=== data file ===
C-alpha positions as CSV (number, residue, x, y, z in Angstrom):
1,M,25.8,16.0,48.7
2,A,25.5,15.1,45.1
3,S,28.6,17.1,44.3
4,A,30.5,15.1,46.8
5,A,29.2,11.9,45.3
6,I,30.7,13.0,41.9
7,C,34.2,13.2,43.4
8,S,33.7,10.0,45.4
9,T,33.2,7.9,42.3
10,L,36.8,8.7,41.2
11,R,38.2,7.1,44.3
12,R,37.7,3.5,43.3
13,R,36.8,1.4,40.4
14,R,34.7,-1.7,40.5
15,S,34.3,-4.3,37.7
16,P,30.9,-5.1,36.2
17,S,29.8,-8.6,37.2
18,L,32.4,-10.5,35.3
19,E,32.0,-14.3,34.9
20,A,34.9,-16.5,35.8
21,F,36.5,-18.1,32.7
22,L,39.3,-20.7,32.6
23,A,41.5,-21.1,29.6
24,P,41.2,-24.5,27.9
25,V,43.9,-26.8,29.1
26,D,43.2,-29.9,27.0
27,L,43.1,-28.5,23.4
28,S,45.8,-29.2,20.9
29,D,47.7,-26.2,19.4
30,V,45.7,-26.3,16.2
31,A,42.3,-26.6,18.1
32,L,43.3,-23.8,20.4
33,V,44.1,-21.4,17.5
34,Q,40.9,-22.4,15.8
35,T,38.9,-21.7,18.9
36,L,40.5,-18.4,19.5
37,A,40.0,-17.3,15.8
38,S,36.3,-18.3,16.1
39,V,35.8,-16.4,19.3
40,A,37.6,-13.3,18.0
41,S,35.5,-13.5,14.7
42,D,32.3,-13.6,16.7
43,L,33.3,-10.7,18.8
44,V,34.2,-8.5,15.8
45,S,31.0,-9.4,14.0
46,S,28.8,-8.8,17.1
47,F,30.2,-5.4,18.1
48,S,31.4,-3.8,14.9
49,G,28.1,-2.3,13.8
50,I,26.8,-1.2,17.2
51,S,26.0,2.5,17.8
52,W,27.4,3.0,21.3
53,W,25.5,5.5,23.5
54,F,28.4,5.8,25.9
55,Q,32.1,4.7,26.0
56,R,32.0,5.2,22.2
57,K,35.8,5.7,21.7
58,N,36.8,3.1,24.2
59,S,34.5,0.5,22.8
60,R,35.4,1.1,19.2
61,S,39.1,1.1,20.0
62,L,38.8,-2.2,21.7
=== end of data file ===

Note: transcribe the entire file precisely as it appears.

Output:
C-alpha positions as CSV (number, residue, x, y, z in Angstrom):
1,M,25.8,16.0,48.7
2,A,25.5,15.1,45.1
3,S,28.6,17.1,44.3
4,A,30.5,15.1,46.8
5,A,29.2,11.9,45.3
6,I,30.7,13.0,41.9
7,C,34.2,13.2,43.4
8,S,33.7,10.0,45.4
9,T,33.2,7.9,42.3
10,L,36.8,8.7,41.2
11,R,38.2,7.1,44.3
12,R,37.7,3.5,43.3
13,R,36.8,1.4,40.4
14,R,34.7,-1.7,40.5
15,S,34.3,-4.3,37.7
16,P,30.9,-5.1,36.2
17,S,29.8,-8.6,37.2
18,L,32.4,-10.5,35.3
19,E,32.0,-14.3,34.9
20,A,34.9,-16.5,35.8
21,F,36.5,-18.1,32.7
22,L,39.3,-20.7,32.6
23,A,41.5,-21.1,29.6
24,P,41.2,-24.5,27.9
25,V,43.9,-26.8,29.1
26,D,43.2,-29.9,27.0
27,L,43.1,-28.5,23.4
28,S,45.8,-29.2,20.9
29,D,47.7,-26.2,19.4
30,V,45.7,-26.3,16.2
31,A,42.3,-26.6,18.1
32,L,43.3,-23.8,20.4
33,V,44.1,-21.4,17.5
34,Q,40.9,-22.4,15.8
35,T,38.9,-21.7,18.9
36,L,40.5,-18.4,19.5
37,A,40.0,-17.3,15.8
38,S,36.3,-18.3,16.1
39,V,35.8,-16.4,19.3
40,A,37.6,-13.3,18.0
41,S,35.5,-13.5,14.7
42,D,32.3,-13.6,16.7
43,L,33.3,-10.7,18.8
44,V,34.2,-8.5,15.8
45,S,31.0,-9.4,14.0
46,S,28.8,-8.8,17.1
47,F,30.2,-5.4,18.1
48,S,31.4,-3.8,14.9
49,G,28.1,-2.3,13.8
50,I,26.8,-1.2,17.2
51,S,26.0,2.5,17.8
52,W,27.4,3.0,21.3
53,W,25.5,5.5,23.5
54,F,28.4,5.8,25.9
55,Q,32.1,4.7,26.0
56,R,32.0,5.2,22.2
57,K,35.8,5.7,21.7
58,N,36.8,3.1,24.2
59,S,34.5,0.5,22.8
60,R,35.4,1.1,19.2
61,S,39.1,1.1,20.0
62,L,38.8,-2.2,21.7